Singapore’s biggest wireless network operators have selected Nokia Oyj and Ericsson AB over Huawei Technologies Co (華為) to build the main 5G networks in the city-state.
The selection comes amid tension between Singapore’s biggest trading partners, the US and China, with the US encouraging allies to exclude China’s Huawei from their networks on security grounds.
Singapore has allowed telecoms to choose their network vendors provided they meet various requirements, including security.
A joint venture between M1 Ltd and StarHub Ltd, which received one of the city-state’s 5G licenses, said it had selected Nokia to build its radio access network and that the Finnish company was its preferred supplier for the core and millimeter-wave (mmWave) networks.
The venture said it was also exploring other network parts with Huawei and China’s ZTE Corp (中興).
In a separate statement, 5G licensee Singapore Telecommunications Ltd said it had selected Sweden’s Ericsson to negotiate the provision of ran, core and mmWave networks.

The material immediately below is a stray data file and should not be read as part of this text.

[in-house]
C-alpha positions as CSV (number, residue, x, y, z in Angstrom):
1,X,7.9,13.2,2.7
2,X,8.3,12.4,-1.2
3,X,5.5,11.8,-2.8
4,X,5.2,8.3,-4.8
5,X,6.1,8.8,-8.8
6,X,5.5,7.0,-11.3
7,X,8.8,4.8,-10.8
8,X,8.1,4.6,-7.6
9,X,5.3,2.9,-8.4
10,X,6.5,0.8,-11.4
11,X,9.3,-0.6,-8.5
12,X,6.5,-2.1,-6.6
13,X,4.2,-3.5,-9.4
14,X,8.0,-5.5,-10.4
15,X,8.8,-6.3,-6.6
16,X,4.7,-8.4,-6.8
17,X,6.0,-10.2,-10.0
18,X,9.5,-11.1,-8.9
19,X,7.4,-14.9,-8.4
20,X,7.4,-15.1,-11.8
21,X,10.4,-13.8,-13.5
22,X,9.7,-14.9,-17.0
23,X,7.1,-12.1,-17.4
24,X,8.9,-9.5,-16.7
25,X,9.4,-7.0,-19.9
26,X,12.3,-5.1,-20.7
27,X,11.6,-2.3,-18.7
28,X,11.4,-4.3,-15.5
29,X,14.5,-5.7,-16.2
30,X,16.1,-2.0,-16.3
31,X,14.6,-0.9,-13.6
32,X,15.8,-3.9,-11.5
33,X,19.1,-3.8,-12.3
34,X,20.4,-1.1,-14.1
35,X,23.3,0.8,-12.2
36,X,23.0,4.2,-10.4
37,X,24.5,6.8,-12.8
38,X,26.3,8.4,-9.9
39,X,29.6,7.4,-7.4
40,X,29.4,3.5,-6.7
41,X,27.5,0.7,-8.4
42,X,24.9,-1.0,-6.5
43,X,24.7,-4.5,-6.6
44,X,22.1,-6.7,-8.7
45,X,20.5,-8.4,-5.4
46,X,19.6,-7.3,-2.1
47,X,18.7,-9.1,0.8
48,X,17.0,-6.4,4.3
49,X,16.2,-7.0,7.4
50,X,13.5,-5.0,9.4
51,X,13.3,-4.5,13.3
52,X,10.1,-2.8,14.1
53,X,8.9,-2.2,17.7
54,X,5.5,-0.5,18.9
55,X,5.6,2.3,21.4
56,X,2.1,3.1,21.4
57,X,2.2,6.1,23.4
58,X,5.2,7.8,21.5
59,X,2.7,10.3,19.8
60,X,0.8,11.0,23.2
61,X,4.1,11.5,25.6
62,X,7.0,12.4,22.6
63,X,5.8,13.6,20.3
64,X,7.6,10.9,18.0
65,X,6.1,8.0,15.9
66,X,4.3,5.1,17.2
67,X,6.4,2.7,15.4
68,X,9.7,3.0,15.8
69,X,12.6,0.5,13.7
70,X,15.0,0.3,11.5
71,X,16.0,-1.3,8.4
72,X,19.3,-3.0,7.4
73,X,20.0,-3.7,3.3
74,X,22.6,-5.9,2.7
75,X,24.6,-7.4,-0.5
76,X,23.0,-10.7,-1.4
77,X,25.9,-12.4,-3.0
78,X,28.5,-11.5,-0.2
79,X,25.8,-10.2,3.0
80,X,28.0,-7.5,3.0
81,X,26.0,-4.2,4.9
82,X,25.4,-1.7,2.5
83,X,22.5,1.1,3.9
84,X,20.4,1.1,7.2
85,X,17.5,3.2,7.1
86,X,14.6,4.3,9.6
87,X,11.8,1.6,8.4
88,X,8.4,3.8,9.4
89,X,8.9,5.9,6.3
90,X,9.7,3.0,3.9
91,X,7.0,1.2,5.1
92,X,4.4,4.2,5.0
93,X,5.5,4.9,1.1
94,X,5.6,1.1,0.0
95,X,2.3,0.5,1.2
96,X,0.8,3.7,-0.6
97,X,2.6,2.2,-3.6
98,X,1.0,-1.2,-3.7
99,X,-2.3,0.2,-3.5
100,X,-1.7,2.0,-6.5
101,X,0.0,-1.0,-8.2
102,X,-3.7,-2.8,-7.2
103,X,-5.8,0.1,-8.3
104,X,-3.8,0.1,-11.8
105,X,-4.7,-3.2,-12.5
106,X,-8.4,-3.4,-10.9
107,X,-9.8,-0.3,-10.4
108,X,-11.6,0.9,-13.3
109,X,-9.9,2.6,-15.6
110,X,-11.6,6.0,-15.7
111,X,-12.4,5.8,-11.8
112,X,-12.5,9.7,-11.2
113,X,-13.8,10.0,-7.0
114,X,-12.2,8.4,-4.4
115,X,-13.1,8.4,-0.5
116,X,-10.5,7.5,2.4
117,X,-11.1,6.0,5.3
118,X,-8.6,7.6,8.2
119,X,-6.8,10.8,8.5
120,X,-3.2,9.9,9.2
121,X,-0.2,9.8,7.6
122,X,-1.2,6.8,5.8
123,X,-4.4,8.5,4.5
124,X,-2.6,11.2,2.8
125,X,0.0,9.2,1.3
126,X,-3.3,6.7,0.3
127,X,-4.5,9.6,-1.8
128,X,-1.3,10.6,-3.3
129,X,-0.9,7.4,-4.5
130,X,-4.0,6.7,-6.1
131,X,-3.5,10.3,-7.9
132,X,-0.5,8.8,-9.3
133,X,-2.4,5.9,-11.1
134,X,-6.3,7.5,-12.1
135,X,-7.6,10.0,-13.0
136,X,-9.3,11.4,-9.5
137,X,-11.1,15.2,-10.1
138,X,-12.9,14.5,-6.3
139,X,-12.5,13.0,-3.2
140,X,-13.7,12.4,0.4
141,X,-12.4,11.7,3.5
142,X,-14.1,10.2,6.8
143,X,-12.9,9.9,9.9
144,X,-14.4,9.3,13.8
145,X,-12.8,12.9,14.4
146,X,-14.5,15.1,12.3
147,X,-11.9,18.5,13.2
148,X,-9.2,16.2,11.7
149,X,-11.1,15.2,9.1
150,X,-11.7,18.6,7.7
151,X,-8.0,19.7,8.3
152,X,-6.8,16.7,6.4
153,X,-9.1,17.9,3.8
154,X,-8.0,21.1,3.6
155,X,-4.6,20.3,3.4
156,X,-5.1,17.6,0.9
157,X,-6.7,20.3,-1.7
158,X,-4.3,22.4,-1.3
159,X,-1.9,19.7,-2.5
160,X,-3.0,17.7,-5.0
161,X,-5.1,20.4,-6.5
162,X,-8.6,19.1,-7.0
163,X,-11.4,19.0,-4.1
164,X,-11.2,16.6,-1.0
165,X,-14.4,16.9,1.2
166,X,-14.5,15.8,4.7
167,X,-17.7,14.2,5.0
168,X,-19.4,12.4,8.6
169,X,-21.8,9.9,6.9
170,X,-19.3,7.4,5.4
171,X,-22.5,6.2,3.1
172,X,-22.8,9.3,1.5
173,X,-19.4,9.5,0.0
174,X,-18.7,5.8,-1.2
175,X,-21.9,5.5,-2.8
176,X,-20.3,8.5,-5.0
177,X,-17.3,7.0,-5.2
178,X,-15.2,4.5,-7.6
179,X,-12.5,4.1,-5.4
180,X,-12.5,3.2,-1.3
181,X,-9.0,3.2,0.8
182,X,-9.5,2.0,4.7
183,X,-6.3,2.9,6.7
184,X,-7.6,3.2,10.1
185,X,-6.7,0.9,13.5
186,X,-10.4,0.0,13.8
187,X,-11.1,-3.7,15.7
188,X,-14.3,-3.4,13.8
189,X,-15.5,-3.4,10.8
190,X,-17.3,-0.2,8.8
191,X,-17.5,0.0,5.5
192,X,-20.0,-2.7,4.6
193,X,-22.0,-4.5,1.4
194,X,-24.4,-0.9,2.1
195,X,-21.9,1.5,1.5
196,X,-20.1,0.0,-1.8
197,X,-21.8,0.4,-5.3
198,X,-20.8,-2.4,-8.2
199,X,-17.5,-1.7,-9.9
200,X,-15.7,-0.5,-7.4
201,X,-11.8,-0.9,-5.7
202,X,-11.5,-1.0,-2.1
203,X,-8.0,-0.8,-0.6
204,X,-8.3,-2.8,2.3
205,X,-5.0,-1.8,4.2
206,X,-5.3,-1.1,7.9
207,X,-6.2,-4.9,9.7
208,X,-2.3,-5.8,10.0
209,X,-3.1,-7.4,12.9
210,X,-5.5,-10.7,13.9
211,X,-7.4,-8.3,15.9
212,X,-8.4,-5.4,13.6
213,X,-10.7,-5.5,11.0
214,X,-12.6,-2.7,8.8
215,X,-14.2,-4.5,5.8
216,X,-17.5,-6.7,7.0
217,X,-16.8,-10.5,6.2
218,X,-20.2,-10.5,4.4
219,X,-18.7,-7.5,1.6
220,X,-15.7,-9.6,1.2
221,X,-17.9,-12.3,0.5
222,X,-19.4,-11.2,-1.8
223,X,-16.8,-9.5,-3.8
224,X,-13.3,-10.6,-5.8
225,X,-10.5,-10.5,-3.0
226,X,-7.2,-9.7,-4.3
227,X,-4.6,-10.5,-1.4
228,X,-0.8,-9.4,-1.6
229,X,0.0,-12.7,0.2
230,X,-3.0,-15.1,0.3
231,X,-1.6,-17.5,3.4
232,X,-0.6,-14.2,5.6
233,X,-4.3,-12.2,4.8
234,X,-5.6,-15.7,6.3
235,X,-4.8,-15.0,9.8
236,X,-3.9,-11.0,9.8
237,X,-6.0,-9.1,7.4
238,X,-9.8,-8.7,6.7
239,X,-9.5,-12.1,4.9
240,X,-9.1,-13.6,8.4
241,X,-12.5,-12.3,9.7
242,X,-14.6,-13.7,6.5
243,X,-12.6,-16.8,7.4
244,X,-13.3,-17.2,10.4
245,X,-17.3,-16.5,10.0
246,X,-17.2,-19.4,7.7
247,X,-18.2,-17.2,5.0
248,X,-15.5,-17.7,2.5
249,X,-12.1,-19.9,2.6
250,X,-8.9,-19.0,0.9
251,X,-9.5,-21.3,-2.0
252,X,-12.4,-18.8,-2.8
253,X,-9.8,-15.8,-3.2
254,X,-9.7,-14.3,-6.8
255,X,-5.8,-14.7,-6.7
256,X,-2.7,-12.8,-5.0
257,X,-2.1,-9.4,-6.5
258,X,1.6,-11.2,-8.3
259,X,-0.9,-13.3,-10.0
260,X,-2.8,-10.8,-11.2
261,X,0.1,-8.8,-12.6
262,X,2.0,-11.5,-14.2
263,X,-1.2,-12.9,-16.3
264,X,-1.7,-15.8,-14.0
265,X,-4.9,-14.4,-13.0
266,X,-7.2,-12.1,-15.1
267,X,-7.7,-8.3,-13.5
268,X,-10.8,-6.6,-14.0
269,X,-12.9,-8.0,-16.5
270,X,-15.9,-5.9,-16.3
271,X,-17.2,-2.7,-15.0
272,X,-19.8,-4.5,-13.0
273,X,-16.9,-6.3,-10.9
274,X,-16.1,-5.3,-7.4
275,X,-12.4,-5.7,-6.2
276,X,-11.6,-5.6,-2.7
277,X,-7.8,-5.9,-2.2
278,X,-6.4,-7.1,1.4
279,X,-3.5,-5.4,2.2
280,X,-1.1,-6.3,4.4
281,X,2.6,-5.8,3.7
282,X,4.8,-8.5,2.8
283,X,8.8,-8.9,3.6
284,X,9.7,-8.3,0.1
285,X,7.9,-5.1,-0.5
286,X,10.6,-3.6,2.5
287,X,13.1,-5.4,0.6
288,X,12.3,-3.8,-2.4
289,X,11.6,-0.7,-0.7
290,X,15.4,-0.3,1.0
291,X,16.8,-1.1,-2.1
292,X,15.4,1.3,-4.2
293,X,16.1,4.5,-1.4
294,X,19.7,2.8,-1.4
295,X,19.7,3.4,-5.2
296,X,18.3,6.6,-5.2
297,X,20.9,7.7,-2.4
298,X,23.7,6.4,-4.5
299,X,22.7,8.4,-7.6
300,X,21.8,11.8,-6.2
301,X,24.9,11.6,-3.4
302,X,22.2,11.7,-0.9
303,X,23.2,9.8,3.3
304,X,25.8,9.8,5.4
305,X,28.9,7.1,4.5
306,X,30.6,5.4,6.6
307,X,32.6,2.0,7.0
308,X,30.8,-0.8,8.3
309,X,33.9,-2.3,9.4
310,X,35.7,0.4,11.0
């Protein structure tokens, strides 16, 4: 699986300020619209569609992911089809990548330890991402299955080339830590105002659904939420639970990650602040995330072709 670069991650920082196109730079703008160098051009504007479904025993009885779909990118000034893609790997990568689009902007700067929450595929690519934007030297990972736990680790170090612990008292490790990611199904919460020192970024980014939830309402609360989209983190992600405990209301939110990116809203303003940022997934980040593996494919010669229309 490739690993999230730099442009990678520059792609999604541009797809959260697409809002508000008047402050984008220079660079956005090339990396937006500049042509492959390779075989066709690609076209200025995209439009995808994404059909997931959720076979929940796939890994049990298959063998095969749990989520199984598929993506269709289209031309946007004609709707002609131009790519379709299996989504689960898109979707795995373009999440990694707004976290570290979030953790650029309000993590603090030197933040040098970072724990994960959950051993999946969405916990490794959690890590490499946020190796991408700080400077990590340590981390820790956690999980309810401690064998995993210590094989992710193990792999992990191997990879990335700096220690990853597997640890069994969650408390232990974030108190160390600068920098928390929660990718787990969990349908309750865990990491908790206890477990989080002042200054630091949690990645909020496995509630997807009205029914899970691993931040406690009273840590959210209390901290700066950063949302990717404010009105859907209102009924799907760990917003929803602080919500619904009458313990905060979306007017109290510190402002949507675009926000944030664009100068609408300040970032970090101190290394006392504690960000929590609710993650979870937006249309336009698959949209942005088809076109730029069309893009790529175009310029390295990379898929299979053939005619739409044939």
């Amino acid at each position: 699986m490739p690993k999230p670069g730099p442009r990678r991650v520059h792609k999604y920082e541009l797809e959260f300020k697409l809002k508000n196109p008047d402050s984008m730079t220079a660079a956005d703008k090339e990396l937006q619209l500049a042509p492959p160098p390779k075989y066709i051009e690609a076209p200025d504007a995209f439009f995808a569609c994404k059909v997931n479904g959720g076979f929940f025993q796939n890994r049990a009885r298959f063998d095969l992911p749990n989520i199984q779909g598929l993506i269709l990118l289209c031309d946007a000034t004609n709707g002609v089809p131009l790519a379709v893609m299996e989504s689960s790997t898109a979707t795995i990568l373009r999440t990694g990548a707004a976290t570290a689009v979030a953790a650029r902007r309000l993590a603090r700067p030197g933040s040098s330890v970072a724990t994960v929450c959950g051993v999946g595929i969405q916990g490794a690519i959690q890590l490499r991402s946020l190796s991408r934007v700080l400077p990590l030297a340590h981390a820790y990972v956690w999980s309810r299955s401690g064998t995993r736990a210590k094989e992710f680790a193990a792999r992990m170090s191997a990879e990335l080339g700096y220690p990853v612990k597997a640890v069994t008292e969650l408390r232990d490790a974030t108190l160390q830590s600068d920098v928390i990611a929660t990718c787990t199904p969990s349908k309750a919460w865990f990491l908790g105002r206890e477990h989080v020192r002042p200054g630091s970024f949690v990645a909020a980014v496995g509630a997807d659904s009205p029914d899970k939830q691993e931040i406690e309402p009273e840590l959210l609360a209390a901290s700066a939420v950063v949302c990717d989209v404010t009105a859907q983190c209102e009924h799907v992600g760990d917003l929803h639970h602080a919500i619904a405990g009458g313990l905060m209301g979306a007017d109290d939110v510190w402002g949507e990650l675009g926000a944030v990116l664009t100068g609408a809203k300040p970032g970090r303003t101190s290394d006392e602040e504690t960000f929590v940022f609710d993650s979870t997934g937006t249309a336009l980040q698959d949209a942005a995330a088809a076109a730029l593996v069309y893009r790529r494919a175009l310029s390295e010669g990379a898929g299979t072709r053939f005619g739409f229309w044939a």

Singapore “did not exclude any vendor” and had spelled out its expectations for 5G networks, with an emphasis on security, resilience and performance, Singaporean Minister for Communications and Information S. Iswaran said on Wednesday.
The telecoms regulator said it gave telecoms the final 5G licenses after they completed required processes, including the selection of preferred frequency spectrum lots and vendor partners.
Australia’s TPG Telecom Ltd, which is able to build a localized 5G network in Singapore, would use Huawei, Iswaran said.
Huawei did not immediately respond to a request for comment.
Unlike the upgrades of cellular standards such as 2G in the early 1990s, 3G in the early 2000s and 4G in 2010, the 5G standard would deliver not just faster telephone and computer data services but also help connect vehicles, machines, cargo and farming equipment.
The city-state has said it is on track for nationwide 5G standalone deployment by 2025.
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